Better :focus

Whenever I’ve taught folks how to do some basic HTML and CSS, the first thing they want to change are the styles for links on the page. And who can blame them? The default colors for links are pretty lame, as you can see in my first example page on CodePen.

For those who don’t know, there are a few states of a link you can style independently, using CSS pseudo-class selectors. These pseudo-class selectors include:

  • :link – The default state of the link
  • :visited – Allows you to style links to addresses you’ve already visited.
  • :hover – Allows you to update link styles when a user moves their pointer over a link.
  • :focus – Allows you to update link styles when a user tabs or otherwise changes their focus to a link.
  • :active – Used to update link styles when the link is activated (when clicked or when a user hits enter on a focused link).

You’ll notice that, if you use your “Tab” key to navigation through the links on the example CodePen page, you can move between links. The link you’re current on will be outlined, depending on your browser’s settings. (You can do the same for forms, too. This is a nice way,if the form is marked up correctly, to move between fields when filling out a form, instead of moving your cursor to the next field and clicking on it.) The styles of these focused elements can be updated using the :focus pseudoclass selector.

Now, earlier versions (and some current versions) of CSS resets would set the “outline” property for everything to “0”, thus getting rid of the outline on focus and any other state. In their defense, they also recommended resetting this for accessibility, but I’ll admit that I rarely remembered to do this in my younger days. The result is that there are no indications when a user has focused on a link or form element.

Similarly, but perhaps even more foolishly, I was for a while inclined to think that the act of hovering over a link or form element was equivalent to focusing, so I would very often style these two pseudoclasses in the same CSS rule:

a:hover,
a:focus {
   color: orange;
}

You can actually seen an example of this right now on our Speaking in Code site. Using the tab key to move between links on the page uses the same styles as hover, but they’re not very noticeable, certainly not noticeable enough to know where you’ve focused when the page scrolls down. Part of the problem here is that the hover/focus styles aren’t really different enough from the default link styles anyways, which is something I should address. But with focus, the way a user navigates the page is inherently different, and assuming that hover and focus are equivalent leads to a pretty inaccessible page, even for folks who just tab between links for convenience.

Long story short: I need to do better focus styles. This is a very different method for navigating web pages, and the styles should help facilitate that navigation, not obscure it.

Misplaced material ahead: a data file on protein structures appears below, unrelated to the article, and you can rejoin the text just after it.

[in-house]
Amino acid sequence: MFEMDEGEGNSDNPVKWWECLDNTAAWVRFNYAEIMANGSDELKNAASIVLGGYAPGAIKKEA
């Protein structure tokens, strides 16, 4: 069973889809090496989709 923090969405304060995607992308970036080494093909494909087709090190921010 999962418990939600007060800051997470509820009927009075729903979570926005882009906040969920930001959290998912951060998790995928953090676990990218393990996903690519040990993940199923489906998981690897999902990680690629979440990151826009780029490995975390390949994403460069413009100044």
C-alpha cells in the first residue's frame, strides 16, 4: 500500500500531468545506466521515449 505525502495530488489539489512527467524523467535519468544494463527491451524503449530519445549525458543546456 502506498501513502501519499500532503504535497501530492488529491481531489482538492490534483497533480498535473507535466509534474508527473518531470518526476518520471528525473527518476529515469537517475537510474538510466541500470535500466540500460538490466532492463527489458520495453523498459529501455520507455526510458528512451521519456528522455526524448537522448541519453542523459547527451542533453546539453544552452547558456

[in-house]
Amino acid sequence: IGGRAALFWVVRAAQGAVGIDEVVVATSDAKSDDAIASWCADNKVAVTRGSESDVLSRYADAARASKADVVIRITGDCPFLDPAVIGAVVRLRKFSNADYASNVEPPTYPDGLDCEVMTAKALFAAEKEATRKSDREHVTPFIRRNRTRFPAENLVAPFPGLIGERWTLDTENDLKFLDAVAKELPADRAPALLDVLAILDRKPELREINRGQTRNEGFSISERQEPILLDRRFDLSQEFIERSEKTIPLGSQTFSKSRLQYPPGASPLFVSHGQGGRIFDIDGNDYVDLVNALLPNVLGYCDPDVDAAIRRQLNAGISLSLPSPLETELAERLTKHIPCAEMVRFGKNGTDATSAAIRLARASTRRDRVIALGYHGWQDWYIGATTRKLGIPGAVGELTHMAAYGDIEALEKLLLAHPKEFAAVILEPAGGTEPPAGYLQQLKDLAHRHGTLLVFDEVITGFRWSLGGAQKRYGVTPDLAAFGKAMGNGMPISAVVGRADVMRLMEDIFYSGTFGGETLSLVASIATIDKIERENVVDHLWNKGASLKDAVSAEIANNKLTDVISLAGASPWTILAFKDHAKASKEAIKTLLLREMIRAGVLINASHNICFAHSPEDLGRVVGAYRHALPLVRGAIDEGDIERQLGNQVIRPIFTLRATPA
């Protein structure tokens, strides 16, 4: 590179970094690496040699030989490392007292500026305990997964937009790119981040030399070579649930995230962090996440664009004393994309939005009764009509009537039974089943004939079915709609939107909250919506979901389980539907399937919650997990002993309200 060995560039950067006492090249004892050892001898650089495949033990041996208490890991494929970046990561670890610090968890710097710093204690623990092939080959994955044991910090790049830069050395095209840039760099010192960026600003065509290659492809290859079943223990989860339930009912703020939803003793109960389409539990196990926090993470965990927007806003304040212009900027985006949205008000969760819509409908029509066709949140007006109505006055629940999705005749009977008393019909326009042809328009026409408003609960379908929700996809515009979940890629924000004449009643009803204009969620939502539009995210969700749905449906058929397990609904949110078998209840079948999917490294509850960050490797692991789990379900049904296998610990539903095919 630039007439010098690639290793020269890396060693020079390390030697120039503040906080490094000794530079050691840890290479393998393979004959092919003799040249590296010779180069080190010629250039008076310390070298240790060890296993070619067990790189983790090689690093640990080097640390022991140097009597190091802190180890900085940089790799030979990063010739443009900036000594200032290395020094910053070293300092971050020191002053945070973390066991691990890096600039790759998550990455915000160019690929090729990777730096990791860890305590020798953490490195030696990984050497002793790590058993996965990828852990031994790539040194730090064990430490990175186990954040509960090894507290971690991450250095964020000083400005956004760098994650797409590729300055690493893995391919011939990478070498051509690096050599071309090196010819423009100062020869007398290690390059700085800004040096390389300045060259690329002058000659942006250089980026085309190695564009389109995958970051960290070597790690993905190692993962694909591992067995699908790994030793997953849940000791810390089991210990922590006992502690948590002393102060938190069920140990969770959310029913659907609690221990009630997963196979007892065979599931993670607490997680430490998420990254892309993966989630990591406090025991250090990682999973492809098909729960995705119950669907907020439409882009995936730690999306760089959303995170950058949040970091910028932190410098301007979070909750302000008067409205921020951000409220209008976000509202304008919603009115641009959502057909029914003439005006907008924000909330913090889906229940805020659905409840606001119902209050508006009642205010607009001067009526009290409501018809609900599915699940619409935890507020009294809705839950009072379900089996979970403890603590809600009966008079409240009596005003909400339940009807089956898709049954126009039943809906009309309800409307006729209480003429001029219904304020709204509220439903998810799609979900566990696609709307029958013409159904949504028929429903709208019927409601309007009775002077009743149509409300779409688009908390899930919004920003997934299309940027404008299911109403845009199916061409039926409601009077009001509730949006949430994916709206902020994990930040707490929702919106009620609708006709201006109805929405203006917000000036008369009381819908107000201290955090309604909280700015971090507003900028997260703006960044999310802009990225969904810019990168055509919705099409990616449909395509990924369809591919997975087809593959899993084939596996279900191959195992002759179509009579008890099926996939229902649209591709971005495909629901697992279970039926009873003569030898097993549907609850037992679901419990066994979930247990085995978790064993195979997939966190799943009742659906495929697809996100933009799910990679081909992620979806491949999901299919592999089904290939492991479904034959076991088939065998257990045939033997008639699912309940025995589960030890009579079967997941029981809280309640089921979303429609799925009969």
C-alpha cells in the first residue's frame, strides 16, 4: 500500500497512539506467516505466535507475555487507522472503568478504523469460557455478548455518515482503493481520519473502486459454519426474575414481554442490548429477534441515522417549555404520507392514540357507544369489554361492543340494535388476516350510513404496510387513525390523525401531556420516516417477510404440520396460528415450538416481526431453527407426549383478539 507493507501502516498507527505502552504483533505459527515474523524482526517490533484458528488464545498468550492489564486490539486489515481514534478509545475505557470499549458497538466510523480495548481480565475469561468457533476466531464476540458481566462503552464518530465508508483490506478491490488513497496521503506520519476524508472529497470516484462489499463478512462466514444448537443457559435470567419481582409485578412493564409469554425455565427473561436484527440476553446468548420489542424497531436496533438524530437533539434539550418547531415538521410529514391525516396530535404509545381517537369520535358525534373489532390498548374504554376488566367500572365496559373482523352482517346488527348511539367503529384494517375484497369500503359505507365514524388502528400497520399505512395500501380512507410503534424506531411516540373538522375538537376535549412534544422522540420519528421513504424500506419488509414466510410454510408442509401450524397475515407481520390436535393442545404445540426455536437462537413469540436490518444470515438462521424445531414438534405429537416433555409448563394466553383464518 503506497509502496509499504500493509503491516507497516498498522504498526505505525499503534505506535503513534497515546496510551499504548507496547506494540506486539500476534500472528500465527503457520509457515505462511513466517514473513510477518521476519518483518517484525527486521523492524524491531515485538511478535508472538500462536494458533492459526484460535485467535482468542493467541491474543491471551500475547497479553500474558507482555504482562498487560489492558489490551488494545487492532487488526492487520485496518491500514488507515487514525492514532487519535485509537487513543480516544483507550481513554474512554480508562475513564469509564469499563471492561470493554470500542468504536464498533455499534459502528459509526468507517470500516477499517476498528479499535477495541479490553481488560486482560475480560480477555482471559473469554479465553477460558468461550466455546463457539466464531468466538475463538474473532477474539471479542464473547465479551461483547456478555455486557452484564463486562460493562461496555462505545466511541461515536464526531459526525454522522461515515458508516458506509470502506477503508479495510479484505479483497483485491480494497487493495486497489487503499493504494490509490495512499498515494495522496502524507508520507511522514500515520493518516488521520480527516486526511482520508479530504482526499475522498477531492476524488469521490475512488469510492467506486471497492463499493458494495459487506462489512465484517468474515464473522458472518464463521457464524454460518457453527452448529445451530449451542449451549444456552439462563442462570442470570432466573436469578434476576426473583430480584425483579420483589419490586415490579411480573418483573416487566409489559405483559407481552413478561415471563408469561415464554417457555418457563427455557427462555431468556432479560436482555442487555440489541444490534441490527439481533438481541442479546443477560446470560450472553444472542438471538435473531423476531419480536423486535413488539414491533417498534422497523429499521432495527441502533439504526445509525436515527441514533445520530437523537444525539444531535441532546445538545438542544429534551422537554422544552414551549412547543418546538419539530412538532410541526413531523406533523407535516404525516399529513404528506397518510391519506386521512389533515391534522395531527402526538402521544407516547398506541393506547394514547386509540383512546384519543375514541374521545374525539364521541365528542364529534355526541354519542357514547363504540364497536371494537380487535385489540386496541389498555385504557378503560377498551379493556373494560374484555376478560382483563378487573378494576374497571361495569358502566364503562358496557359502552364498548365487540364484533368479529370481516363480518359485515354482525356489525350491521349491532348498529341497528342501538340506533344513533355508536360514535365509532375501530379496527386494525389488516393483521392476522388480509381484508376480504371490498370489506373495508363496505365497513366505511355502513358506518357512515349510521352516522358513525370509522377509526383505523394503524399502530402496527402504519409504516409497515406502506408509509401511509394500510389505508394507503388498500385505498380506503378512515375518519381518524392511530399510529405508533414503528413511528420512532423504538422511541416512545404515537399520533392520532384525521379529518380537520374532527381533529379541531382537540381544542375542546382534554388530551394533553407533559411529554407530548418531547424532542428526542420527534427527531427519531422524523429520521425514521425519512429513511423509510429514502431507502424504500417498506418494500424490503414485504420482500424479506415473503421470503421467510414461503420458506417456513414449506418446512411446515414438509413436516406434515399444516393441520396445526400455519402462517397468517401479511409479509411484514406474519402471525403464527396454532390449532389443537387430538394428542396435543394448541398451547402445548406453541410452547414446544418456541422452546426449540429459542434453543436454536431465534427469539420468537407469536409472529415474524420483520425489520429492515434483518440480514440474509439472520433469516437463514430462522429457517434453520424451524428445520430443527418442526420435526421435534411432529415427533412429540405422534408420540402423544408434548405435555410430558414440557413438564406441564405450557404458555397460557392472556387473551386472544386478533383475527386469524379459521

As a quick example of exploring more prominent styles for link :focus, I created a new CodePen with some updated styles:

a:focus {
  outline: thin dotted #60c;
  color: #60c;
  background: #fff09e;
  text-decoration:none;
  padding: 2px 0;
  font-weight:bold;
}

Now if you tab through the links on the page, you’ll notice they stand out a bit more. They’re intentionally ugly—to show you how different you can actually make these look—but you can change the styles to balance matching your own aesthetic with making the links noticeable enough to see where you’ve focused on the page.

A few lessons to take away here:

  1. If you use a CSS reset, actually read through it and see what it does. They’re meant to be just that—a reset—and still expect you to set styles appropriately. Most of them are designed to give you a consistent starting point across browsers, but they still don’t supersede your responsibility to set styles appropriately for all your users. They’re also meant to be tinkered with and changed for your own preferences and design goals.
  2. Take particular care to style the :focus pseudoclass for both links and form elements. It’s a handy way to navigate parts of a page, but without noticeable style updates, users can quickly lose track of where they’ve actually focused.

Now I’m off to go update the styles on Speaking in Code, and just about every other project I’ve had my hands on around here!

As Design Architect, I focus on front-end development, user interface, user experience, and aesthetics for Scholars' Lab projects, but I know enough programming to cause trouble for the folks in R&D. In addition to helping faculty and students on their research projects, I keep office hours and do research and teaching for our Makerspace. I'm…

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